In light of this terrific news, it seems like an ideal time to revisit this interview from late 2013. As you listen to the wisdom, humanity, and music of this young man, I suspect you may agree that this is a time for us jazz fans to celebrate one of our own. Click play to listen, or download the file.
Videos related to the interview
On this episode I speak with guitarist Michael Lee Firkins, born in Omaha, Nebraska. He first gained attention as the “next big thing” in instrumental rock with his impressive guitar skills. On his just released album “YEP” on the Magna Carta label, he puts his singer/songwriter skills on display, backed up by the legendary Chuck Leavell (Rolling Stones, John Mayer, Allman Brothers), and Matt Abts and Andy Hess of Govt. Mule.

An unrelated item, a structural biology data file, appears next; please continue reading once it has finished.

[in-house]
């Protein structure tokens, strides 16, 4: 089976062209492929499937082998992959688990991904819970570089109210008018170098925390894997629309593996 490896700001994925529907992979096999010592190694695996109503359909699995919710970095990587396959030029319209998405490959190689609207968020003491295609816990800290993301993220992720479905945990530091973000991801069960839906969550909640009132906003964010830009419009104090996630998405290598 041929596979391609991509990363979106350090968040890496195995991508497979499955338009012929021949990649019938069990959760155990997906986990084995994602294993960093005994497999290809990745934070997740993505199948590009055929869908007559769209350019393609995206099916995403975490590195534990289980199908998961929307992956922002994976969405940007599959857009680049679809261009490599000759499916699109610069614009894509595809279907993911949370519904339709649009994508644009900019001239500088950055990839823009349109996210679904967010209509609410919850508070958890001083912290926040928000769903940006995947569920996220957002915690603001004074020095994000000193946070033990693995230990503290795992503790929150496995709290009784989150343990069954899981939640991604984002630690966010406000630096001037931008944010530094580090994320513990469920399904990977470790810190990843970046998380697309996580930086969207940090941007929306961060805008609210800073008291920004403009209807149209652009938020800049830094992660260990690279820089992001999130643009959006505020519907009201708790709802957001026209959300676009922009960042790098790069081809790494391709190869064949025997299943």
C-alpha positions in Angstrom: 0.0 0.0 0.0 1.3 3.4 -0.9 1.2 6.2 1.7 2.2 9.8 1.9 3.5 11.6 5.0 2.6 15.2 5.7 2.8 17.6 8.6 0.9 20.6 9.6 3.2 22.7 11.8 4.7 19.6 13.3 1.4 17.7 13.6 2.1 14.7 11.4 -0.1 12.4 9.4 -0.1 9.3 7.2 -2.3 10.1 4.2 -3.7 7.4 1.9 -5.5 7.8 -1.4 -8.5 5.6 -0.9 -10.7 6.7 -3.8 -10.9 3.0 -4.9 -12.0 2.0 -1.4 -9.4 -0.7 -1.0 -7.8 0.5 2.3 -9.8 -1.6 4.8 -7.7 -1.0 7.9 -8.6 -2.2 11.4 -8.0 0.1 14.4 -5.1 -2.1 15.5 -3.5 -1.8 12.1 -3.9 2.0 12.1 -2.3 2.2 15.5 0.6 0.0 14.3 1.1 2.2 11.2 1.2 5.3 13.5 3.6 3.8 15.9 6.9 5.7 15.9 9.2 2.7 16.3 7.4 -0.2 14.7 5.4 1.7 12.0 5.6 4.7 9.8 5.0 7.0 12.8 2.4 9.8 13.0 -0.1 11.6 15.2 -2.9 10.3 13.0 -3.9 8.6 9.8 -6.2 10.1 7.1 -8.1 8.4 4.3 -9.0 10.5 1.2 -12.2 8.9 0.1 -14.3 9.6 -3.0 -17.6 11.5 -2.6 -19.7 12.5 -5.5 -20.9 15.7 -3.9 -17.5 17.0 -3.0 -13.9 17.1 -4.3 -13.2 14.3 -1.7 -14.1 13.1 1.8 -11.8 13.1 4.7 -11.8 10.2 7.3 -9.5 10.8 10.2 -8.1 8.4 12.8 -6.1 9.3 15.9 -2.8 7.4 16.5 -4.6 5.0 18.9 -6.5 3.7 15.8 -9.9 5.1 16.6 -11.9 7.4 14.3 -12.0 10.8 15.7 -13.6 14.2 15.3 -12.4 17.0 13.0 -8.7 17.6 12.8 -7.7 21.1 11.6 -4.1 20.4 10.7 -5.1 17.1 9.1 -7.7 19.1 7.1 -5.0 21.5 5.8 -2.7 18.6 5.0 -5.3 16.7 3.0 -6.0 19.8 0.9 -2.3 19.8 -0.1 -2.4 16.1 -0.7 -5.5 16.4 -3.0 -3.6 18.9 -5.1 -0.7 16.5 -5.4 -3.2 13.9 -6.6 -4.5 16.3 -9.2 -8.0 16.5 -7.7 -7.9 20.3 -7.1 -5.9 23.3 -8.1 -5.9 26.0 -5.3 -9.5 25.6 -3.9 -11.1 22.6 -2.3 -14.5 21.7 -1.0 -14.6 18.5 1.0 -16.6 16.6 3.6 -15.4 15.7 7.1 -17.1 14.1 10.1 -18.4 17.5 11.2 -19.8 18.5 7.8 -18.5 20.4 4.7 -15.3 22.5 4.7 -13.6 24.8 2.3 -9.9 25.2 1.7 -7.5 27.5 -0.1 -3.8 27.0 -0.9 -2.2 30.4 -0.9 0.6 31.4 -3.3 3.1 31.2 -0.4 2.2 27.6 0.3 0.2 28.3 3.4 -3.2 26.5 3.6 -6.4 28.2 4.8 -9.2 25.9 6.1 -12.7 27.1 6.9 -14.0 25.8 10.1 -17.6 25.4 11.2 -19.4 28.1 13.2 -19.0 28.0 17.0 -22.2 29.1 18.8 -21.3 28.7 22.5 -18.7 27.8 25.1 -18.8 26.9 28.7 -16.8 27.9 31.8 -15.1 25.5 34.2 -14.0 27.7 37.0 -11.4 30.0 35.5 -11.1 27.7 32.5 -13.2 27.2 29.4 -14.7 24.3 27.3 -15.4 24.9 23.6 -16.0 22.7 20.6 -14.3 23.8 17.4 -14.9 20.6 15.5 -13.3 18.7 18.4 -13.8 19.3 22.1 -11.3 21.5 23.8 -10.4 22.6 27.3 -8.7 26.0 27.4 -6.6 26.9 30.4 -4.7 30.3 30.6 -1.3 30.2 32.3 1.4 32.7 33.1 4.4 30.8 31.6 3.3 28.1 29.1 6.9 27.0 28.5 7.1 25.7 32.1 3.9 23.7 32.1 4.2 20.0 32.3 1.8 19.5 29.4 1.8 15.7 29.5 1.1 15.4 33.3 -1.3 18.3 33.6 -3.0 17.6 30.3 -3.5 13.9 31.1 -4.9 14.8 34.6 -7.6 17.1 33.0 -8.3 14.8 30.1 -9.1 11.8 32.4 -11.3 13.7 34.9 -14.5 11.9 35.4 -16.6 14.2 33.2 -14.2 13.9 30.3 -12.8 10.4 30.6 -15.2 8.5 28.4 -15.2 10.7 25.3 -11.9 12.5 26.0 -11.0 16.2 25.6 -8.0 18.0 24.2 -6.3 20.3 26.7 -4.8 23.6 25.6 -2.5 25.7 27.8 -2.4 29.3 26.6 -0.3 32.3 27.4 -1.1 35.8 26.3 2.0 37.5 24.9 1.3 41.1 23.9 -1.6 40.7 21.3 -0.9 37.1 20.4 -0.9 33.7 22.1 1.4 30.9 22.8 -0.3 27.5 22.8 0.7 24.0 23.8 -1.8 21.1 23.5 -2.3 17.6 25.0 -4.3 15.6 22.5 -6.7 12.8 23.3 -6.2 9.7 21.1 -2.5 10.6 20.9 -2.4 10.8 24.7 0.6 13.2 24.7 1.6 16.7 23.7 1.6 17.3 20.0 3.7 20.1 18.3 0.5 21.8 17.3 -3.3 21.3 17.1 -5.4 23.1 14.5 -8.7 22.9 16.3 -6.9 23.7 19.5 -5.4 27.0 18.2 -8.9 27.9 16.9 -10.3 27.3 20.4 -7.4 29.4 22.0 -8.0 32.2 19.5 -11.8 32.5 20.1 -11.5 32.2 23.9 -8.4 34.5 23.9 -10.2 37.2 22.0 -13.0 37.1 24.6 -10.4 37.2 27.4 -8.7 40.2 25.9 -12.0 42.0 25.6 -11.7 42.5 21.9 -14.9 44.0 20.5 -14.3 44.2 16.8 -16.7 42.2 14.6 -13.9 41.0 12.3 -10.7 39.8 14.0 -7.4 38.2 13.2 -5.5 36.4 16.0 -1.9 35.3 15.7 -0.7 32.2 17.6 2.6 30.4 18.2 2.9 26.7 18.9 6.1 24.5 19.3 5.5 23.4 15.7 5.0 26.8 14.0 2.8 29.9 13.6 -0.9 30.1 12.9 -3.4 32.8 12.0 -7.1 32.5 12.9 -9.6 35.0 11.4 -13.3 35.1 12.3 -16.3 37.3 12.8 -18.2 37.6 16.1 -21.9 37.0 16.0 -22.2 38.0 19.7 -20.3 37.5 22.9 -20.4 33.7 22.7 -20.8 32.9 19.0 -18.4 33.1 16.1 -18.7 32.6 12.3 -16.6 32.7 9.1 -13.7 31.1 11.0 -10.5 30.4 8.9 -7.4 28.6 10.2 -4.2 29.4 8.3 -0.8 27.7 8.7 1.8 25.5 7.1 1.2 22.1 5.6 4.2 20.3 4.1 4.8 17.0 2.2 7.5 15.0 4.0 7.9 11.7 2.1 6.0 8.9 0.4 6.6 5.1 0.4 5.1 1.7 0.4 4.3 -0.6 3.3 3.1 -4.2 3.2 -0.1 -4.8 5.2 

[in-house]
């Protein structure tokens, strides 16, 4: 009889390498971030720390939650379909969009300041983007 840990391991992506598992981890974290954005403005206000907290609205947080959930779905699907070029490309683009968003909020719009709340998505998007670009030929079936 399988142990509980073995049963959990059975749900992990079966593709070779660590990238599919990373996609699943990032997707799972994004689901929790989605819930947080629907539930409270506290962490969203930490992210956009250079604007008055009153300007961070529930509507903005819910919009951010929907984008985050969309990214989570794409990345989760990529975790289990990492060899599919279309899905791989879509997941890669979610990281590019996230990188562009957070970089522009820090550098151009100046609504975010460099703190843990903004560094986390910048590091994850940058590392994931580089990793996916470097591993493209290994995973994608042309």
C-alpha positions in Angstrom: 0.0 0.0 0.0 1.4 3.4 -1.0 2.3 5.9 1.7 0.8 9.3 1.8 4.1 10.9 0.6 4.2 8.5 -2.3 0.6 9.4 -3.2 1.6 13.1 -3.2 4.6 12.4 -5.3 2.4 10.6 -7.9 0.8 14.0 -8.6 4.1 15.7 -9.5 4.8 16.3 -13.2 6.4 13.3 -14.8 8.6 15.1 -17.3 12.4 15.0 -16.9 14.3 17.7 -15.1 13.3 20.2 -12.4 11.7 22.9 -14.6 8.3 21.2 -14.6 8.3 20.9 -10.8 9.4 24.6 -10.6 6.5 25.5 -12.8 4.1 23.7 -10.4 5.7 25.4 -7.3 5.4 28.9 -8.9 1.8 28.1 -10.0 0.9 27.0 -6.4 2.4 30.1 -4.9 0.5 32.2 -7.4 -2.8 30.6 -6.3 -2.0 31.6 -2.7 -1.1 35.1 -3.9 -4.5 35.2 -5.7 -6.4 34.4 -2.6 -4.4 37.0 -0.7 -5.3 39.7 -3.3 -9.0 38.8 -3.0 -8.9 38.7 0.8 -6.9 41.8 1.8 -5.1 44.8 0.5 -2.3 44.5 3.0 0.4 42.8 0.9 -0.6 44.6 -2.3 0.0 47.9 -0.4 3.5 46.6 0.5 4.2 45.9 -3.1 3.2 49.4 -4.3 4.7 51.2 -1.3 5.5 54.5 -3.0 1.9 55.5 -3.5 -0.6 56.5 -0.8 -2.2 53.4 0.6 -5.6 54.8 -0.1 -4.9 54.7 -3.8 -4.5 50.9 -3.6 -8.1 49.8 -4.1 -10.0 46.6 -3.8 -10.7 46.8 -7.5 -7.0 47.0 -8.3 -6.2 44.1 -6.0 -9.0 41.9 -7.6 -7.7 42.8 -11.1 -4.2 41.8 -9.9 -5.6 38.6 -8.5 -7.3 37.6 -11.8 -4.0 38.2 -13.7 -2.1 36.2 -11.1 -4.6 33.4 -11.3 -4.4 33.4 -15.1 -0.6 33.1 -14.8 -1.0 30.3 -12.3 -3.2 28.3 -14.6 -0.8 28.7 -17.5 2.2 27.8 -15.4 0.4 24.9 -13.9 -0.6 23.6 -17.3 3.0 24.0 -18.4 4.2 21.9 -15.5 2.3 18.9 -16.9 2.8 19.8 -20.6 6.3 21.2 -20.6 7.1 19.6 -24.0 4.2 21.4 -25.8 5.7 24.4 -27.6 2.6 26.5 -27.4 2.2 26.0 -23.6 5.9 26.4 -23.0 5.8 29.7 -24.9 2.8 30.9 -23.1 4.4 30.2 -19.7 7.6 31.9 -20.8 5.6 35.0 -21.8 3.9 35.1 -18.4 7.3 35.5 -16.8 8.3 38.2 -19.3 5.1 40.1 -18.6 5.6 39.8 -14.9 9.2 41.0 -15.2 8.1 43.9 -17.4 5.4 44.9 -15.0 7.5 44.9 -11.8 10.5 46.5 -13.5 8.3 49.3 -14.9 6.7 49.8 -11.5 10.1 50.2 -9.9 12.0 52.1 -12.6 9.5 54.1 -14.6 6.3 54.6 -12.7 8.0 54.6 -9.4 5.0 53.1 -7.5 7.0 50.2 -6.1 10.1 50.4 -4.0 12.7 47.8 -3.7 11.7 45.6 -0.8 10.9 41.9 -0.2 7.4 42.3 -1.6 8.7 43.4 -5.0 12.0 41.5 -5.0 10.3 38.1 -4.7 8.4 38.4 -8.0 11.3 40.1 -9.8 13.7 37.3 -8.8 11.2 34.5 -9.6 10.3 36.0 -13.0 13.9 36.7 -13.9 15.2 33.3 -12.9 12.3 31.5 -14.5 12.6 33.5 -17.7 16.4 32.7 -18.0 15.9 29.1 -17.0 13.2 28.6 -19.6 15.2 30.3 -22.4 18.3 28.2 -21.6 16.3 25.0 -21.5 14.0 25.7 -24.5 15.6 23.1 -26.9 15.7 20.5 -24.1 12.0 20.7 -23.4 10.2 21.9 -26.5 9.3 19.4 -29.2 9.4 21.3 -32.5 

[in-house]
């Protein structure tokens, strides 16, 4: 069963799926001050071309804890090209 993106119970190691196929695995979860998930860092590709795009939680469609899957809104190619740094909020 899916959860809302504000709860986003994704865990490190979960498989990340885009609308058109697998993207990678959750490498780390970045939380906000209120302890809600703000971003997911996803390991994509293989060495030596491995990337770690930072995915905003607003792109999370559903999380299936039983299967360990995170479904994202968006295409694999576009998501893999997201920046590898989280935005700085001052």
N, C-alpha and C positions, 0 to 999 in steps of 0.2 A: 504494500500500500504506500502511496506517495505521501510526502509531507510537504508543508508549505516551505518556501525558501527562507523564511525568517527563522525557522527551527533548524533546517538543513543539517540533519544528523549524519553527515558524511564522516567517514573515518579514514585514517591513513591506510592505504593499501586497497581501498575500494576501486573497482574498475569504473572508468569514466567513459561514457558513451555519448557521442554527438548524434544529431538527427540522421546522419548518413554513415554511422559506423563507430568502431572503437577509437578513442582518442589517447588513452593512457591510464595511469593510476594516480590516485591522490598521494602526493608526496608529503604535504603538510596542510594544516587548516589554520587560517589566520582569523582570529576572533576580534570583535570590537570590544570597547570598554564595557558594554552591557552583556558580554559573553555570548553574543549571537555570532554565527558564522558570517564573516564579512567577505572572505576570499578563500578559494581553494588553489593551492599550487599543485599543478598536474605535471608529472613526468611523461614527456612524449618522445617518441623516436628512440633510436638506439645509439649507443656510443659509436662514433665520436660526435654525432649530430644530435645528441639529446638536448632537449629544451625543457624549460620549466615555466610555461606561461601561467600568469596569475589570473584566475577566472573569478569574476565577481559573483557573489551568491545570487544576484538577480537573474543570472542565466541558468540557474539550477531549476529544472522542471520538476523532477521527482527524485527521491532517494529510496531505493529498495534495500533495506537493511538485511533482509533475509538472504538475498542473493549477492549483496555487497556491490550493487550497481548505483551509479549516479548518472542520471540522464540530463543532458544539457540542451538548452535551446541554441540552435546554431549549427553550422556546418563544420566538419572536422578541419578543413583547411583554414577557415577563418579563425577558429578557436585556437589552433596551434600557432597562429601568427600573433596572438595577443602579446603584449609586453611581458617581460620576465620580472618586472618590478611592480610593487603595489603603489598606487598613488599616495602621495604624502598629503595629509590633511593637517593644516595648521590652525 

This album draws on rock, blues, country, and even some heavy metal vituosity, and is impressive for a first vocal outing. We talk about his musical development, beginnings, the guitar (in the photo to the left) that he conceived, and his development as a singer and songwriter.
On this episode I speak with flutist Anne Drummond. Born and raised in Seattle, she attended the same high school as Qunicy Jones and Jimi Hendrix, and at age 18 she arrived in New York with a scholarship to study piano at the prestigious Manhattan School of Music. She quickly made the transition to working musician when she brought her flute to class. Her piano instructor, the legendary Kenny Barron, quickly had her in the recording studio and recruited her for his band. She ended up out front on tour and played on several of his albums.